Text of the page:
All this suggests that Zoombombing is not the result of user error, but of poor design. Practically speaking, a program’s security is only as good as the average end-user can be expected to maintain it. Consequently, it is essential that communications software is secure automatically, without the need for endless user guides and video tutorials.
Yet what we see in Zoom is just the opposite; instead of the program ensuring users are safe on its own, the program makes it the user’s responsibility to understand the platform in perfect detail or else be subject to security breaches.
The poor design in Zoom is even more apparent in the app’s rather odd choice of using pre-installation tools in its Apple software. This code, security experts have revealed, allows Zoom to install itself on macOS without user permission — and, alarmingly, is usually seen in malware, not web conferencing tools.
This is a problem not because Zoom itself is malicious, but because it can become an unwitting accomplice for malware. Thanks to pre-installation exploits and the permissions you’ve given the app, Zoom can be leveraged by viruses as a way to record you without your knowledge.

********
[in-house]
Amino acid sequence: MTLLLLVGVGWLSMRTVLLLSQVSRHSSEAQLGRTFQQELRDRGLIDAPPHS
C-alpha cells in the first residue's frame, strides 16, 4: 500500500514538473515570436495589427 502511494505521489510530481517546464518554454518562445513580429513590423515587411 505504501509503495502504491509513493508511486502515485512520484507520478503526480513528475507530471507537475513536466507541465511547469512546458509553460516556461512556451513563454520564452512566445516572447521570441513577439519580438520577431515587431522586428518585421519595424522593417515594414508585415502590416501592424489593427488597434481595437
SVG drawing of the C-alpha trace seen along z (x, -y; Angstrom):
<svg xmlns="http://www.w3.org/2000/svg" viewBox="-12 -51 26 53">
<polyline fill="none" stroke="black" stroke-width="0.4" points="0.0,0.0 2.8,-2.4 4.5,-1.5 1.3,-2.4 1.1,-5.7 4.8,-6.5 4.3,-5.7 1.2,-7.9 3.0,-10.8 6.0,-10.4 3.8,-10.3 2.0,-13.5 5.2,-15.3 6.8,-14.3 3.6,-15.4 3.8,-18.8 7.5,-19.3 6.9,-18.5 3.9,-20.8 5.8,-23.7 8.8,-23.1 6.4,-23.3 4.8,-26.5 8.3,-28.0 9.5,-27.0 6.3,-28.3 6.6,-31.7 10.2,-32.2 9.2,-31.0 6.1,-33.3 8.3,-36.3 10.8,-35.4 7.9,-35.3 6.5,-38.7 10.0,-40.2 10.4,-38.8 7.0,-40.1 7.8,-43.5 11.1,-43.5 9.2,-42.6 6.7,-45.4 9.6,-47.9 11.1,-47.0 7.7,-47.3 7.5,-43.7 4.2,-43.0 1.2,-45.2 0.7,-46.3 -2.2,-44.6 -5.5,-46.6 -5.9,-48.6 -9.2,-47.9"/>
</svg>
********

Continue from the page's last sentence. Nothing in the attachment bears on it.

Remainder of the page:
Meanwhile, with Wildix, these vulnerabilities are effectively non-existent.
First off, the issue of unwanted guests entering a conference is solved automatically thanks to a more complex alphanumeric URL. By including both random numbers and letters in conference URLs, the platform automatically makes it exponentially more difficult for intruders to enter (let alone disrupt) a conference.
As for malware, that problem is solved through browser-based design. By running through WebRTC, Wildix requires your explicit permission to use your mic and webcam from new web domains. But more importantly, the program is exceptionally difficult to hack in the first place thanks to the near-impenetrable design of WebRTC.
As far as security is concerned, Wildix operates efficiently and transparently from the word go.
Zoom, meanwhile, utilizes design that keeps users in the dark about its security operations.